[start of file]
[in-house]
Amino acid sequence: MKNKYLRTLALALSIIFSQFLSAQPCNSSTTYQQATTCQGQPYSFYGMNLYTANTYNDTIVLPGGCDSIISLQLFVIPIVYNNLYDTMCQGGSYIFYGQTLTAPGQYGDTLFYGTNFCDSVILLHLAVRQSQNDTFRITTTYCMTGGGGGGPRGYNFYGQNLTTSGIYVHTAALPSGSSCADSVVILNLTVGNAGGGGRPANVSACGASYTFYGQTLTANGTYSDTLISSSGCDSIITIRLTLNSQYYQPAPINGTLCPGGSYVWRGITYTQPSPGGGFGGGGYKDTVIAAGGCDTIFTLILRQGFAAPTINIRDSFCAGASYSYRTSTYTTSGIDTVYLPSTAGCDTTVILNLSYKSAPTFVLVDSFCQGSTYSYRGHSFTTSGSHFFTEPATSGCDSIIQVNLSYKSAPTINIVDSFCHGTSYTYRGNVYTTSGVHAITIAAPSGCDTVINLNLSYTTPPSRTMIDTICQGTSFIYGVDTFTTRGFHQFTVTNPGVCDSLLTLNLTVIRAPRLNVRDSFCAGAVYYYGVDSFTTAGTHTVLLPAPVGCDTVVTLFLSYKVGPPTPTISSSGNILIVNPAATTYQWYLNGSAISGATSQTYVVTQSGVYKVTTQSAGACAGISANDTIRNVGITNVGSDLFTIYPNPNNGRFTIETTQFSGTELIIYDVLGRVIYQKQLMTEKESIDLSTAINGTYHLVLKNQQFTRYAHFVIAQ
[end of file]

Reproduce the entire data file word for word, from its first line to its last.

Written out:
[in-house]
Amino acid sequence: MKNKYLRTLALALSIIFSQFLSAQPCNSSTTYQQATTCQGQPYSFYGMNLYTANTYNDTIVLPGGCDSIISLQLFVIPIVYNNLYDTMCQGGSYIFYGQTLTAPGQYGDTLFYGTNFCDSVILLHLAVRQSQNDTFRITTTYCMTGGGGGGPRGYNFYGQNLTTSGIYVHTAALPSGSSCADSVVILNLTVGNAGGGGRPANVSACGASYTFYGQTLTANGTYSDTLISSSGCDSIITIRLTLNSQYYQPAPINGTLCPGGSYVWRGITYTQPSPGGGFGGGGYKDTVIAAGGCDTIFTLILRQGFAAPTINIRDSFCAGASYSYRTSTYTTSGIDTVYLPSTAGCDTTVILNLSYKSAPTFVLVDSFCQGSTYSYRGHSFTTSGSHFFTEPATSGCDSIIQVNLSYKSAPTINIVDSFCHGTSYTYRGNVYTTSGVHAITIAAPSGCDTVINLNLSYTTPPSRTMIDTICQGTSFIYGVDTFTTRGFHQFTVTNPGVCDSLLTLNLTVIRAPRLNVRDSFCAGAVYYYGVDSFTTAGTHTVLLPAPVGCDTVVTLFLSYKVGPPTPTISSSGNILIVNPAATTYQWYLNGSAISGATSQTYVVTQSGVYKVTTQSAGACAGISANDTIRNVGITNVGSDLFTIYPNPNNGRFTIETTQFSGTELIIYDVLGRVIYQKQLMTEKESIDLSTAINGTYHLVLKNQQFTRYAHFVIAQ